What do chips, donuts, ice cream, cookies & french fries have in common?

What do chips, donuts, ice cream, cookies and french fries have in common?

While these foods are not typically seen in a “clean eaters” food log,  for one eagerly anticipated day, these no-no’s can become the indulgences of choice for many of even the strictest dieters.

We’ve all heard (and probably used) the term “cheat meal” or “cheat day” etc….but what does it actually mean? Should we be incorporating these kinds of meals/foods into our routine? When? Why?
​…Feeling overwhelmed yet?

While there is a plethora of information on the internet, there’s almost too much to know what is true anymore!

​That’s why we’re here to help!

Cheat day is a term used in many diet plans to describe the one day of the week or month when you can eat whatever you want. In other words, it’s a day to “go off the plan”. Some people use this day to binge on their favorite “unhealthy foods” that they can no longer eat while on a particular plan. Others also treat themselves to a high calorie meal at their favorite restaurants, ordering dishes that their plans didn’t allow for, such as chicken parmesan, fried calamari, bacon double cheeseburger, and creamy fettuccini.

Many people claim that cheat meals or cheat days can contribute to the success of a diet, and in fact, even have many benefits. Is this true? Well…in some cases “cheat meals” can prevent you from feeling deprived, boost metabolism, and increase chances of success with a diet, etc… However, this is not always the case. Claiming that it is beneficial to binge out on sugar, refined wheat or trans fats just may not make sense in the long term, and thus, not be as beneficial as you initially thought.

Refeeds vs Cheat Days
There has been a significant amount of support for occasional “refeeds,” as in eating more carbs or calories than usual in one day when you are strictly dieting. “Refeed days” are used by bodybuilding competitors and athletes to reset their hormones (leptin and ghrelin, aka fat burning). However, it is important to note that “refeed days” are typically strategically placed in one’s diet, and are added only after a relatively strict diet plan has been followed consistently. You might call these “refeeds” healthy cheat days because you are no longer calorie restricted but are still eating foods you regularly would (aka, not indulging on processed and/or sugar-dense crap). Refeed days are absolutely fine!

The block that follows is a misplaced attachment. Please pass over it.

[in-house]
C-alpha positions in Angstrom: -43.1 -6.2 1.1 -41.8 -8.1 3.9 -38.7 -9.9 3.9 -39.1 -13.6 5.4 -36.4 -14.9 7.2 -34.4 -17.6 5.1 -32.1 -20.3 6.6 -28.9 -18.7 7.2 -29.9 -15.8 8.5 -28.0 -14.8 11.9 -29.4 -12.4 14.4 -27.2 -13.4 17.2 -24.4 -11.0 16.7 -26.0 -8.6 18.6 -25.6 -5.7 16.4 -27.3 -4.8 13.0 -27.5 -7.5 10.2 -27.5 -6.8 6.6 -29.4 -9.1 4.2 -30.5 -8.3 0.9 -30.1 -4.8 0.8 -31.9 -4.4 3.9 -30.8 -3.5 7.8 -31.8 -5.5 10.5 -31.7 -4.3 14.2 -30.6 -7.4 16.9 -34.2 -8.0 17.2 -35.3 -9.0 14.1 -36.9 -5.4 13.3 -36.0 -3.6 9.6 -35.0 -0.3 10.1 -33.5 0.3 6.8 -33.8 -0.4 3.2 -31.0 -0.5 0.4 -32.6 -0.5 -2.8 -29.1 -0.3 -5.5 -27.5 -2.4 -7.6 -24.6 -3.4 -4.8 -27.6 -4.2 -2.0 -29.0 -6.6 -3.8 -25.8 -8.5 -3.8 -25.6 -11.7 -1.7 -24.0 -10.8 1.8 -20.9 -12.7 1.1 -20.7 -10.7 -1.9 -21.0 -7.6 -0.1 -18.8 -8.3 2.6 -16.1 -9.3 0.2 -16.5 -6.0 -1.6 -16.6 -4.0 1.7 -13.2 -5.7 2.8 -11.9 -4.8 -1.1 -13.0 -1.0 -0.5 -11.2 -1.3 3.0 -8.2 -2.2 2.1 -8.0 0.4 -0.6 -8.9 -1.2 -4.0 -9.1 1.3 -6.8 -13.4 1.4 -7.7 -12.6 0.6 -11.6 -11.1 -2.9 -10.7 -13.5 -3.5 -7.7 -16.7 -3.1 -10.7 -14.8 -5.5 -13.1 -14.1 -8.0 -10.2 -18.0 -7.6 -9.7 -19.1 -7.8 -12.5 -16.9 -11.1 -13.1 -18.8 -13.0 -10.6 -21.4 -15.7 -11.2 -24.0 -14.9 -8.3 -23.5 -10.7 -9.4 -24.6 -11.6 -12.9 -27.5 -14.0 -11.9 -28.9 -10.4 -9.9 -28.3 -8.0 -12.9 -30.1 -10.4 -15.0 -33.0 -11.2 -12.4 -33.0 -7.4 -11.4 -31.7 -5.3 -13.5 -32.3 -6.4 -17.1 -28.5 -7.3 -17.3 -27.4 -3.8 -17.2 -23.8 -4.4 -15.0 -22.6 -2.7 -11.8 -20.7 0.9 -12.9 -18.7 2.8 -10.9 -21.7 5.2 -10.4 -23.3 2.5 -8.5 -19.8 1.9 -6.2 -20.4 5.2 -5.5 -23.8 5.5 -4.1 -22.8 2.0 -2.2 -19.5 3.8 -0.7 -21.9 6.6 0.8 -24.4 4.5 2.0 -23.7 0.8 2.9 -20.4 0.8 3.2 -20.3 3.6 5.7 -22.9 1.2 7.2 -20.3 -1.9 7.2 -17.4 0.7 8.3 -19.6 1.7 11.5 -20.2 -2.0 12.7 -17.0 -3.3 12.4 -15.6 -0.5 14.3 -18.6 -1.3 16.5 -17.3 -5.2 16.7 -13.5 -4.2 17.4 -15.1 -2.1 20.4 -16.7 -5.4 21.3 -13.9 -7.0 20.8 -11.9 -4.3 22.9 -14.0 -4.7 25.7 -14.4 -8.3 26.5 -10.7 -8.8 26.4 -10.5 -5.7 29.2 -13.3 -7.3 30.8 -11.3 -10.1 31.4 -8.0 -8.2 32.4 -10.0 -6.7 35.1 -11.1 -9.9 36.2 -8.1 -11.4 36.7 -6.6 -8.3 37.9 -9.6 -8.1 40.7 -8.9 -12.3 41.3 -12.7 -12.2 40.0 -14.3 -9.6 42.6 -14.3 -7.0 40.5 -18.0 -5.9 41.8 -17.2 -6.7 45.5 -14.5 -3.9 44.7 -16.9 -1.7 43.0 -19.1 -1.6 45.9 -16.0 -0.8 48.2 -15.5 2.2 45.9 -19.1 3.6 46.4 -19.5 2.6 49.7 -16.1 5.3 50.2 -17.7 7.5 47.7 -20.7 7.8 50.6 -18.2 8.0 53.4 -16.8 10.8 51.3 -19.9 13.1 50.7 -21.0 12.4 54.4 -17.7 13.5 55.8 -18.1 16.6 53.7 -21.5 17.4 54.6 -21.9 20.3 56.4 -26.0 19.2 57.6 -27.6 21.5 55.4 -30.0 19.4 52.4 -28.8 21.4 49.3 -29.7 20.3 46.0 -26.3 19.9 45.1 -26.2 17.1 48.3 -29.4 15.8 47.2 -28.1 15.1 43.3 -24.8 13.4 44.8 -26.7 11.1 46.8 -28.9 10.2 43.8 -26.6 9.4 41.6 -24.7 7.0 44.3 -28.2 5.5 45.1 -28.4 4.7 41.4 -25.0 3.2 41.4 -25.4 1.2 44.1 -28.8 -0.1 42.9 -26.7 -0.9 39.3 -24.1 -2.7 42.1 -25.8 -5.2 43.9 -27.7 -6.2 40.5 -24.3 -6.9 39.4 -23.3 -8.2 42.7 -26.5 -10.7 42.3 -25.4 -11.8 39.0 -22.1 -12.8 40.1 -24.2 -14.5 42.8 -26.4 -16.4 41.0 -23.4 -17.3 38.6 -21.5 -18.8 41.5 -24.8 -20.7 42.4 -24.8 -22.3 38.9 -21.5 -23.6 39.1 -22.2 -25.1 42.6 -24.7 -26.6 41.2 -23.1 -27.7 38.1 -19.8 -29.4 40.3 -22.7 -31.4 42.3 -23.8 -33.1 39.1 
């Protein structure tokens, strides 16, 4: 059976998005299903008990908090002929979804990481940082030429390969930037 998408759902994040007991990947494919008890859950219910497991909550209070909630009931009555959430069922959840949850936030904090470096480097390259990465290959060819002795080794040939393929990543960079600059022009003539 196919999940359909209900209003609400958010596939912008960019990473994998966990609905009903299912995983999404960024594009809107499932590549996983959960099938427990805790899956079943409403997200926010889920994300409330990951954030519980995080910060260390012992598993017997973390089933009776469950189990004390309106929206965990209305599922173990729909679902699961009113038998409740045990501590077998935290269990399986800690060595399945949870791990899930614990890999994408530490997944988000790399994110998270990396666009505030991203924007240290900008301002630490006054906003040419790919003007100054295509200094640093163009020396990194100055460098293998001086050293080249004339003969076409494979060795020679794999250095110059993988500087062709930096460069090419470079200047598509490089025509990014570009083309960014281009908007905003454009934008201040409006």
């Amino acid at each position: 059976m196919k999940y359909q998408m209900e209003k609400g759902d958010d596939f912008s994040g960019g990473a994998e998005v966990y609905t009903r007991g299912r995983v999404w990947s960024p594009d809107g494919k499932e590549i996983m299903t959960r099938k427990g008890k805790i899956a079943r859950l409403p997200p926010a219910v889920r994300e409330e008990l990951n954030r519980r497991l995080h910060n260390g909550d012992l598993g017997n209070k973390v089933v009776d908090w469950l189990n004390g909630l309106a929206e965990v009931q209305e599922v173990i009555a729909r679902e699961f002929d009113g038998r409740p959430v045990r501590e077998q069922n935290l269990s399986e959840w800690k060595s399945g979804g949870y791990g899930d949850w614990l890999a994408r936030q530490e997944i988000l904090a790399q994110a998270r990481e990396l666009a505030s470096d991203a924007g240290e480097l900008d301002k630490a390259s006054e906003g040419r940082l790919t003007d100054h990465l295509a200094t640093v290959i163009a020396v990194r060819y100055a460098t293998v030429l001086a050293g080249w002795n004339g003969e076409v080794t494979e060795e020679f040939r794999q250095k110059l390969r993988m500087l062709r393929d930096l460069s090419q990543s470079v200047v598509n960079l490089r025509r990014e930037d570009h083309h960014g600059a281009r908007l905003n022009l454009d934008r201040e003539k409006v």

Ok, so what about “cheat”/”eat-whatever-I-want”/”stuff-my-face” days?

Benefits of Cheat Days
One of the main benefits is that cheat days give you an incentive to continue on your plan and can increase motivation. Cheat days on a diet can be a welcome break that – despite what it might sound like at first – provides you with added incentive to stay on your diet plan.
In some cases, a cheat meal means that you no longer have to longingly look at an item of food and think you can never have it again. Additionally, the prospect of being able to eat something “forbidden” tends to increase our energy levels as well. The fact that it is a psychological break from the grueling process of dieting is also highly beneficial. It is like taking a little vacation to recharge your batteries, in other words.

Cons of Cheat Days
The biggest disadvantage, however, is that some people eat so much on their cheat day that they undo all the previous hard work. As much as people praise the psychological effects, there are plenty of reasons why they won’t work for many people. Several people who have tried these types of diets claim they feel guilty, shameful, and bloated after a cheat day. This feeling has been described as a sort of “sugar hangover.” In addition, no cheat day really goes without some sort of damage, hence the name “cheat.” It has been proven that once an individual eats something high in fat and/or sugar or both, areas of the brain light up that make it hard to stop eating and feelings of satisfaction are turned down. Binge days have also been shown to cause digestive problems and eating disorders, as it leads to guilt the following days, which encourages extreme cuts in calories to make up for it.
Take-home Message:
A cheat day only works with dieting when it’s enough to feel indulgent, but not so much that you set yourself back or end up wanting to eating more. Eating healthy, good and wholesome foods should not be a chore, it should be a natural lifestyle choice. Hence, if you feel like eating nothing but processed foods, carbohydrates and sugars on your cheat day, then your mindset isn’t quite there yet. That doesn’t mean it can’t get there and even if you find you truly binge on one of your cheat days, all is not lost, but the temptation is often hard to resist.

Some experts feel that people need to move away from the idea that it is a cheat “day”. Using terminology like “treat meal” instead of “cheat” helps with many of the negative psychological effects. For some people, it works to have 1 day out of the week where they can simply eat without counting calories. Other people prefer to have 1 out of every 5 daily meals to be one that they can simple enjoy. Others still span their cheats over even greater periods of time.

In order to make cheat days or treat days work for you, you have to figure out what is most beneficial to your own needs and aligns with your current goals. Hence, if you don’t feel like having a cheat day, you also shouldn’t feel pressured into having one, as this is likely to only backfire on you, meaning you might end up falling victim to the yoyo effect.

Remember that life is about balance and choices! 
​What will you choose?

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